The anti-hero Nikki is an angry, aimless addict who fell in with a radical political group called Operation: Mindcrime.  He is a disheartened young American. “The rich control the government, the media, the law.”  Mindcrime’s modus operandi?  Using drugs and brainwashing, would-be assassins are sent out to kill strategic political targets, building to revolution.  Inequality, corruption and the media have made the country an ugly place.  Dr. X, the mastermind behind Mindcrime, has total control over Nikki.  He also uses the nun Mary, a former prostitute, to feed Nikki’s needs.  Nikki and Mary grow closer until he receives the order:  “Kill her.”  She knows too much.

The first two tracks are just setup before you get to the meat.  “I Remember Now” and “Anarchy-X” create a powerful set of images, with anthemic guitars and the sound of massive crowds rallying to a cause.  “Revolution Calling”, the first real song, begins the narrative.  “Then I heard of Dr. X, the man with the cure, just watch the television, yeah you’ll see there’s something going on.”

Nikki is indoctrinated on the title track, an ominous riffy behemoth of a song.  Dr. X uses Nikki’s drug addiction to control him.  With nothing to lose, Nikki falls for the doctor’s words.  “There’s a job for you in the system boy, with nothing to sign.”  Nikki has no use for the government or politicians.  It all sounds good to him.  On “Speak” he receives his first assignment.  “I’m the new messiah, death angel with a gun.”  On a blazing fast track with a thick chorus, Nikki falls into his new life.  “Eradicate the fascists, revolution will grow.”  On “Spreading the Disease”, another kickass track with a chorus that goes on for miles, Nikki tells the story of Mary and his distaste for the church.  “Religion and sex are power plays, manipulate the people for the money they pay.  Selling skin, selling God, the numbers look the same on the credit cards.”

Queensryche take it slower (though not soft) on “The Mission”, as Nikki starts to feel disillusionment.  “I look around, my room is filled with candles, each one a story but they end the same.”  He keeps telling himself that he’s doing what’s right.  “My mission saved the world, and I stood proud.”  But then he is given the order he dreads:  Kill Mary.  This instruction opens album epic “Suite Sister Mary”, 10 full minutes of riffs, choir and orchestra (by Michael Kamen).  The riff alone stands like a monolith.  Vocalist Pamela Moore sings a duet with Geoff Tate as the character of Sister Mary.  As for that riff?  Chris DeGarmo was the master riff composer in this band, a hole they have never quite filled.

The second half of the story commences with “The Needle Lies”.  Nikki wants out, but finds that it doesn’t work that way.  There is no “out”.  Meanwhile Queensryche strafe the speakers with a thrashy blitzkrieg.  Drummer Scott Rockenfield cannot be contained.  Then on the quiet filler track “Electric Requiem”, Nikki discovers that Mary had made his choice to disobey orders irrelevant.  Dead by her own hand, Nikki is broken and tailspins into a mad depression.  This is portrayed on “Breaking the Silence”, another stone cold winner of a song with a mighty chorus.  The chunky guitar riff is to die for.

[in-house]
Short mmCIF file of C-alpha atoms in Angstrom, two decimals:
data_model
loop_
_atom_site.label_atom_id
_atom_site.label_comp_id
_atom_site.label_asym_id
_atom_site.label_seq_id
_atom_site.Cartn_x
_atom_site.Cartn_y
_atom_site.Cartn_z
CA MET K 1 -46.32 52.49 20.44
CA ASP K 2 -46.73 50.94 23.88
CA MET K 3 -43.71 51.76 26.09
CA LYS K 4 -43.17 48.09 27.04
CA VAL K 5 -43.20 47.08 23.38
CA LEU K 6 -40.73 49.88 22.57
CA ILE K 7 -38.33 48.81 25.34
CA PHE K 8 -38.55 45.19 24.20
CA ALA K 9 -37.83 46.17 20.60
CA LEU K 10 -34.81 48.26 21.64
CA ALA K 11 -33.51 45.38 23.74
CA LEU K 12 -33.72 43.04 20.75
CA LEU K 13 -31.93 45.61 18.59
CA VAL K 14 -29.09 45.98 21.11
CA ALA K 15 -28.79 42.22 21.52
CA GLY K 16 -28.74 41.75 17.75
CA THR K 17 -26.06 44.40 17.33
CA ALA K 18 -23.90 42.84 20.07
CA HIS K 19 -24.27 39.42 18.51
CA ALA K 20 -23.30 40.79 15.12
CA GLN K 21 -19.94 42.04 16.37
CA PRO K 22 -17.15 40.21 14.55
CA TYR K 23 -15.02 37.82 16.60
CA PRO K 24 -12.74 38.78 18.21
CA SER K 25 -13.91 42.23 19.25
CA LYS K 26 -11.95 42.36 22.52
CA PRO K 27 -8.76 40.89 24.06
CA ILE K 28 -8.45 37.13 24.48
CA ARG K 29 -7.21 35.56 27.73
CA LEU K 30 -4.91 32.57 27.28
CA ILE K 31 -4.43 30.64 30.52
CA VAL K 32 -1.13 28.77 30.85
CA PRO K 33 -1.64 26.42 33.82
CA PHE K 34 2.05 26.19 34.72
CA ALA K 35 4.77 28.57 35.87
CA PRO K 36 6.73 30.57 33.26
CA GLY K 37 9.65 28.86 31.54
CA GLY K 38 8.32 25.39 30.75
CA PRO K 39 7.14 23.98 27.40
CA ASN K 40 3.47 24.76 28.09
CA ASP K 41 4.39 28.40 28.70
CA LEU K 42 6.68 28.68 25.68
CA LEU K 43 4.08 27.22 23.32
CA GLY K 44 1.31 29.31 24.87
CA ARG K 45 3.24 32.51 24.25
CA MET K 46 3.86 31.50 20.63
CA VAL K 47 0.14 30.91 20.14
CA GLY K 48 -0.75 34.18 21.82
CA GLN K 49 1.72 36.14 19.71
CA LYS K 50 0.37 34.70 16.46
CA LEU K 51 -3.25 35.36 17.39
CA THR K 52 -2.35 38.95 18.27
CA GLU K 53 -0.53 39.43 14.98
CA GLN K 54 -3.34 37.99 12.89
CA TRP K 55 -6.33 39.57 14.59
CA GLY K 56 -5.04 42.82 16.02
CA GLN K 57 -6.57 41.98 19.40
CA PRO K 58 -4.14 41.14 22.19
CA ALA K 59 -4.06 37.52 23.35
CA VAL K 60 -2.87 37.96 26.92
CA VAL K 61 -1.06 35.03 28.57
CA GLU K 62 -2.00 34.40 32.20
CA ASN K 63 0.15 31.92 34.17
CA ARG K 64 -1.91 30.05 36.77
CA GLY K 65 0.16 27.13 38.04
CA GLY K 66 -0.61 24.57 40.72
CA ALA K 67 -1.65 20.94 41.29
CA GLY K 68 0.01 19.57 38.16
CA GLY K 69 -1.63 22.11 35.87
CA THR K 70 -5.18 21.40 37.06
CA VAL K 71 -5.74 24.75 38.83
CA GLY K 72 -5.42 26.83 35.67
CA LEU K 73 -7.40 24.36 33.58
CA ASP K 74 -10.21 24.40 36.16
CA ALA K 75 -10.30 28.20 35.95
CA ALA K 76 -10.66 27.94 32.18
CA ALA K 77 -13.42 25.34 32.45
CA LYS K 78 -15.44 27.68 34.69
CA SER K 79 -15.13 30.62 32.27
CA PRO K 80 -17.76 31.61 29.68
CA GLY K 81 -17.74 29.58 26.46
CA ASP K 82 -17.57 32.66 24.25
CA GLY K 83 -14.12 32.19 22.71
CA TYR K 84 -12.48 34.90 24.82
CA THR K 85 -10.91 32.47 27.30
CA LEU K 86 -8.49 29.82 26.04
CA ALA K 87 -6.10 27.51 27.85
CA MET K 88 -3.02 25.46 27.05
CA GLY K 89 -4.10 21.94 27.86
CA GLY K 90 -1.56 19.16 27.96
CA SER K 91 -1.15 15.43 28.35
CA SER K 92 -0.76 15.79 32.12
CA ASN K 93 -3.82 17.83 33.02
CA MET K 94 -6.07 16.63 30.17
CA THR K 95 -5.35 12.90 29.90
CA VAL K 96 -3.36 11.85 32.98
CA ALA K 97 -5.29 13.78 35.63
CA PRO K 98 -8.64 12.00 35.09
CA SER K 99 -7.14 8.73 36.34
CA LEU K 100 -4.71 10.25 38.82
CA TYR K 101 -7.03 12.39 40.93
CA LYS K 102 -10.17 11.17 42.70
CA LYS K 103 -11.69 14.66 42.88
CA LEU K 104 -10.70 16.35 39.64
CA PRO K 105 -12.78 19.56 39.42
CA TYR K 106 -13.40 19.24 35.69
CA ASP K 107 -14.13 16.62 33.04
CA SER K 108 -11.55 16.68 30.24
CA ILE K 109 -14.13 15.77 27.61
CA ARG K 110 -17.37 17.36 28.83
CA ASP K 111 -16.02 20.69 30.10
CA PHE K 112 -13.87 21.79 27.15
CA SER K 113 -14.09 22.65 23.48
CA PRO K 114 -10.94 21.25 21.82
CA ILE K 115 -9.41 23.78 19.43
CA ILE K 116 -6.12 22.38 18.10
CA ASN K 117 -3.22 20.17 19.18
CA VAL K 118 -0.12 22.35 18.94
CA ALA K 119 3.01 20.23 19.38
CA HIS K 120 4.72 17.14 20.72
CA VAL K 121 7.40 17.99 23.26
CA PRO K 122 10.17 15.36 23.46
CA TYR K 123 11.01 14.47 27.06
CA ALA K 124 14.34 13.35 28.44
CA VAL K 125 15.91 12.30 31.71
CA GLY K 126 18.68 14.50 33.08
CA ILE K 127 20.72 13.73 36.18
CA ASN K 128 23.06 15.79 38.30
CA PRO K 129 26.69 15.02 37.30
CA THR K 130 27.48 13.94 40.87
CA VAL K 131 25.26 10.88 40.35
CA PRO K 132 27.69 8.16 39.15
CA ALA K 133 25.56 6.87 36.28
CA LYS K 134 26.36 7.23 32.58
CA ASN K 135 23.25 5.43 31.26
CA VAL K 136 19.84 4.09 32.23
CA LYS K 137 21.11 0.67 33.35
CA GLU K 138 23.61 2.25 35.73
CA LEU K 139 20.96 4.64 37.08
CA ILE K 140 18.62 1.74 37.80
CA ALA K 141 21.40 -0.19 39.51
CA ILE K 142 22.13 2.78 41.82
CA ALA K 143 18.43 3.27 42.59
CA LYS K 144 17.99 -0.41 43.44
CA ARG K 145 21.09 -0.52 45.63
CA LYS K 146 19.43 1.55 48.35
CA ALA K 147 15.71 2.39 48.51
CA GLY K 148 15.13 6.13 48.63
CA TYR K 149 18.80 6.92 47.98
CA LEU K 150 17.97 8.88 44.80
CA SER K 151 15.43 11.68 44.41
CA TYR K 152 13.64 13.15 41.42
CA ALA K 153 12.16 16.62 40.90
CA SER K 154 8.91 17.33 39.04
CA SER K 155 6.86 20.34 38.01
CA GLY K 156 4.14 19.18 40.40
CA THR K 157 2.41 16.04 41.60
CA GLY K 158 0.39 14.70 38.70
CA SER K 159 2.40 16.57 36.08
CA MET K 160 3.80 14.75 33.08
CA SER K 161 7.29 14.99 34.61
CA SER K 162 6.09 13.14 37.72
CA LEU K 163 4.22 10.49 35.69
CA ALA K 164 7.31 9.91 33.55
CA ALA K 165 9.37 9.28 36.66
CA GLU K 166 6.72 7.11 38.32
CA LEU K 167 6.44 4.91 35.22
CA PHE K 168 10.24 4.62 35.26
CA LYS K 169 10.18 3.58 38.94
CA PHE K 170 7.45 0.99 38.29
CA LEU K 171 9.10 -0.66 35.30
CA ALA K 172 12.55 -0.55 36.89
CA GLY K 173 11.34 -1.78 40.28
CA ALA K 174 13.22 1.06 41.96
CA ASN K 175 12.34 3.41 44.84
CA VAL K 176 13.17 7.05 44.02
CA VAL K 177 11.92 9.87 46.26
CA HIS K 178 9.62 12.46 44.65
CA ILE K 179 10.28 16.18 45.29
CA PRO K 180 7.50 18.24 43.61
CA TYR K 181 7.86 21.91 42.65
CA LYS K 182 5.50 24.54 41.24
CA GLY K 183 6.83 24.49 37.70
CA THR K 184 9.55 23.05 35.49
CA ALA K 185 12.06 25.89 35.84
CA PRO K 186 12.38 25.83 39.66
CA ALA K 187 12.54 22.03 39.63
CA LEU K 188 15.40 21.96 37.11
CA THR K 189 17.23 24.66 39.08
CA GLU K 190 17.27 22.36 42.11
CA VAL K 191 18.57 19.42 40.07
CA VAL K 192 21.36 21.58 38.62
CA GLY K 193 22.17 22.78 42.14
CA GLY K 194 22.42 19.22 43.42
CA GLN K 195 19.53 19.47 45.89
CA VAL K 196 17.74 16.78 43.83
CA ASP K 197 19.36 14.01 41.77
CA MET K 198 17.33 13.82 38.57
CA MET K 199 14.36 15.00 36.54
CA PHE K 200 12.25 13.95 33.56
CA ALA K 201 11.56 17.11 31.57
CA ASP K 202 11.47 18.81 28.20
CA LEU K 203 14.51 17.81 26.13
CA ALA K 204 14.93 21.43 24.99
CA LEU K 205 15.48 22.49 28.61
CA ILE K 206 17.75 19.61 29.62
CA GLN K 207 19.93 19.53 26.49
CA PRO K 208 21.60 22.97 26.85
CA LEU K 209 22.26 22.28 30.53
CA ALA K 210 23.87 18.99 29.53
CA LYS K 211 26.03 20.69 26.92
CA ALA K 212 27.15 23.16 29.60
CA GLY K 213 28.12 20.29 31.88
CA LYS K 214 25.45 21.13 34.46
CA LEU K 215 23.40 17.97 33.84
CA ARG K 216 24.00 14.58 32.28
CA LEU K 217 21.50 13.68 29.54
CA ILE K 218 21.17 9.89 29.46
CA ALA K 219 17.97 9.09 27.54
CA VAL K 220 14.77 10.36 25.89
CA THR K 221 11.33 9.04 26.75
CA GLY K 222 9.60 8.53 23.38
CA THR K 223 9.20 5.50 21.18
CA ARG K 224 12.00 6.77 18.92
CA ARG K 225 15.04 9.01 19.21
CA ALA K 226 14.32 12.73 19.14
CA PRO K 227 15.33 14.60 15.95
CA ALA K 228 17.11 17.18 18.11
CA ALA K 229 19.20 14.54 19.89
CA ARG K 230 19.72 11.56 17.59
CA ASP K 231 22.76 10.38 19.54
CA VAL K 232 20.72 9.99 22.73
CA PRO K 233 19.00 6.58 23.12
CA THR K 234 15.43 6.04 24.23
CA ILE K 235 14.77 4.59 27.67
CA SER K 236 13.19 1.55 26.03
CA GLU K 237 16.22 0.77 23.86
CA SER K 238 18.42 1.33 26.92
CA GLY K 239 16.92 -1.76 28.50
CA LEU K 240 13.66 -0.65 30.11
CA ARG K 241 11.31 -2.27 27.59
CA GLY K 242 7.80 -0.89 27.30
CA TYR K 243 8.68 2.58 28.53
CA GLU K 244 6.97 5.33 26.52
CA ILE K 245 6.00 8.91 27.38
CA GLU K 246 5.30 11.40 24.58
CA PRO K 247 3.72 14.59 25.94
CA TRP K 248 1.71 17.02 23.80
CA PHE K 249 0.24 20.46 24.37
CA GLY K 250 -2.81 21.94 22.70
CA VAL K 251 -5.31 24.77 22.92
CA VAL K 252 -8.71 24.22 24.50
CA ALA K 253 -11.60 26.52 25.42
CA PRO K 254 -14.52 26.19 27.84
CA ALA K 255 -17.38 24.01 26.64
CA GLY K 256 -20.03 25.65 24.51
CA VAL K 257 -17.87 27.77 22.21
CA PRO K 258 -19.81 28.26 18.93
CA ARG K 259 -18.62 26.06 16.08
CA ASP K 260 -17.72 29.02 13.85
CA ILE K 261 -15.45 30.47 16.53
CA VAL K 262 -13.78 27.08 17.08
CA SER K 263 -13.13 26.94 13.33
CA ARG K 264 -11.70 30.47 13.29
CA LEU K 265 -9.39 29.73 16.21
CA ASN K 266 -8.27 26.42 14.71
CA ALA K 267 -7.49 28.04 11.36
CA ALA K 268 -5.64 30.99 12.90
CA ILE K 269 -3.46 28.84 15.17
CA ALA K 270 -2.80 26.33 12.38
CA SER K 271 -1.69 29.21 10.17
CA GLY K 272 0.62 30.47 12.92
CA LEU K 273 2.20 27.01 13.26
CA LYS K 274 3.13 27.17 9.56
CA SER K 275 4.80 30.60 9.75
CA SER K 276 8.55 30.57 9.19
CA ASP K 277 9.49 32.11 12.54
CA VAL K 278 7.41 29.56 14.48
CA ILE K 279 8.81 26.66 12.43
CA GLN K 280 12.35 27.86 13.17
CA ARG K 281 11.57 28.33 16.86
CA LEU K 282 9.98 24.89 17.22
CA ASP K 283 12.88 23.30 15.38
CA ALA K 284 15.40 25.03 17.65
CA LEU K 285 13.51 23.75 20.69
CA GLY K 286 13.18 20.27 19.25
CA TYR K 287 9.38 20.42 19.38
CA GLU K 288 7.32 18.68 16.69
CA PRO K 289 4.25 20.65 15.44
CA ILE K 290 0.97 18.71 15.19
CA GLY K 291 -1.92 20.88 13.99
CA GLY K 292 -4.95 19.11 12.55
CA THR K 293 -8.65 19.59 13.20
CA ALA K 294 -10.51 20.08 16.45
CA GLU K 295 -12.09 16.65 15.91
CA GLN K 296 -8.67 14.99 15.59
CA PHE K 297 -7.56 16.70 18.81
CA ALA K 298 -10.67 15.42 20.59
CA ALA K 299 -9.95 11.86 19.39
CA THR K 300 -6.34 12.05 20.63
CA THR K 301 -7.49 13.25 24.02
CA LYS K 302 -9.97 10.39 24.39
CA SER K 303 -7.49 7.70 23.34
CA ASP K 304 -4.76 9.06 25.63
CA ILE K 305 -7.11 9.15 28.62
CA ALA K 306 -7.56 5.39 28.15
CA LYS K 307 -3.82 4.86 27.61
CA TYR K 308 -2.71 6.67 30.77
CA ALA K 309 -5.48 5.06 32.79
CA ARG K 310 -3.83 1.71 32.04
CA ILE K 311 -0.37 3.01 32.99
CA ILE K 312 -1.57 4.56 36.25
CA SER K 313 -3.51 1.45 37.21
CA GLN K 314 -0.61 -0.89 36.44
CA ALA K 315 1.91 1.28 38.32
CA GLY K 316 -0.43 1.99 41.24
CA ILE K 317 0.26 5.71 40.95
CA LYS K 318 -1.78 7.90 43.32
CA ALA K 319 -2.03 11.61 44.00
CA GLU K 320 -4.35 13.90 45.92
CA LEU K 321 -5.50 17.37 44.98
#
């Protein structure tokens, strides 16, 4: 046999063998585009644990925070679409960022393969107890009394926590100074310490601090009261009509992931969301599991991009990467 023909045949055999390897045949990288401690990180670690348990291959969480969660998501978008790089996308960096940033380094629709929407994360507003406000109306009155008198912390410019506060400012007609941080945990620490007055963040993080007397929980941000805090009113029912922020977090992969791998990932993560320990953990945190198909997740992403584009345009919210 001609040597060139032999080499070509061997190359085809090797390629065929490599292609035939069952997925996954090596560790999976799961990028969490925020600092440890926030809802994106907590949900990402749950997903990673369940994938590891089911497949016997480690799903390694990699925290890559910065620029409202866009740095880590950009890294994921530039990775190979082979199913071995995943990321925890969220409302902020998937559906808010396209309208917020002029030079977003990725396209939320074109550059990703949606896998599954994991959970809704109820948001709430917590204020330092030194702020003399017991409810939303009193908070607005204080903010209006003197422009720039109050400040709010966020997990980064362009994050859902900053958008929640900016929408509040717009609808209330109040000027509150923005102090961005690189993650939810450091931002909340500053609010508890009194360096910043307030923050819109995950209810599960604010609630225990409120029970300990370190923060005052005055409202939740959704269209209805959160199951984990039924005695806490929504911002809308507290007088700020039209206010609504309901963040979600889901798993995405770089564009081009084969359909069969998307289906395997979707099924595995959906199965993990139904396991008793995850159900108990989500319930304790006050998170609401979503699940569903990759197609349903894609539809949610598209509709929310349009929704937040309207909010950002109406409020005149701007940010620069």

With his memory failing him, Nikki doesn’t even know if he killed Mary himself or not.  He questions everything on the ever-cool single “I Don’t Believe in Love”, one of the most remarkable of all Queensryche songs.  Once again the writing partnership of Tate and DeGarmo struck heavy musical gold.  Two shorter tracks (“Waiting for 22” and “My Empty Room”) fill in some story points, and Nikki is eventually caught.

Operation: Mindcrime’s biggest song is its final track and first single, “Eyes of a Stranger”.  Memories are but fragments.  “I raise my head and stare into the eyes of a stranger.”  It’s one of Queensryche’s most incredible recordings, a perfect storm of guitars, vocals and melody.  It’s neck deep in drama, with Geoff Tate at his most emotive.  The story ends with some questions left unanswered.  At least until 2006’s unnecessary Mindcrime II….

Operation: Mindcrime took Queensryche to an artistic level that fans and critics always knew they could achieve.  Their debut EP showed promise.  They didn’t live up to that potential until Mindcrime.  Though good, The Warning album wasn’t a stunner like MindcrimeRage For Order was brilliant but alienating.  Even when it was first released, Mindcrime did not blow all the critics away.  Only after it had been digested slowly over time did the masses realize they were sitting on something very special.  Queensryche had done conceptual work before, but more abstract.  Nothing as well-hewn as Mindcrime.  Musically it was like they distilled everything they had accomplished thus far, and concentrated it into pure rock majesty.

The 2003 CD reissue had two live B-sides as bonus tracks.  “The Mission” was originally released in 1991 on the B-side to “Silent Lucidity”.  It is a different recording from that on the live album Operation: LIVEcrime.  “My Empty Room” is a later acoustic recording, released in 1995 as a B-side to “Bridge”.  It’s interesting for its acoustic setting and percussion, but is best heard in the context of the “Bridge” single with its other acoustic counterparts.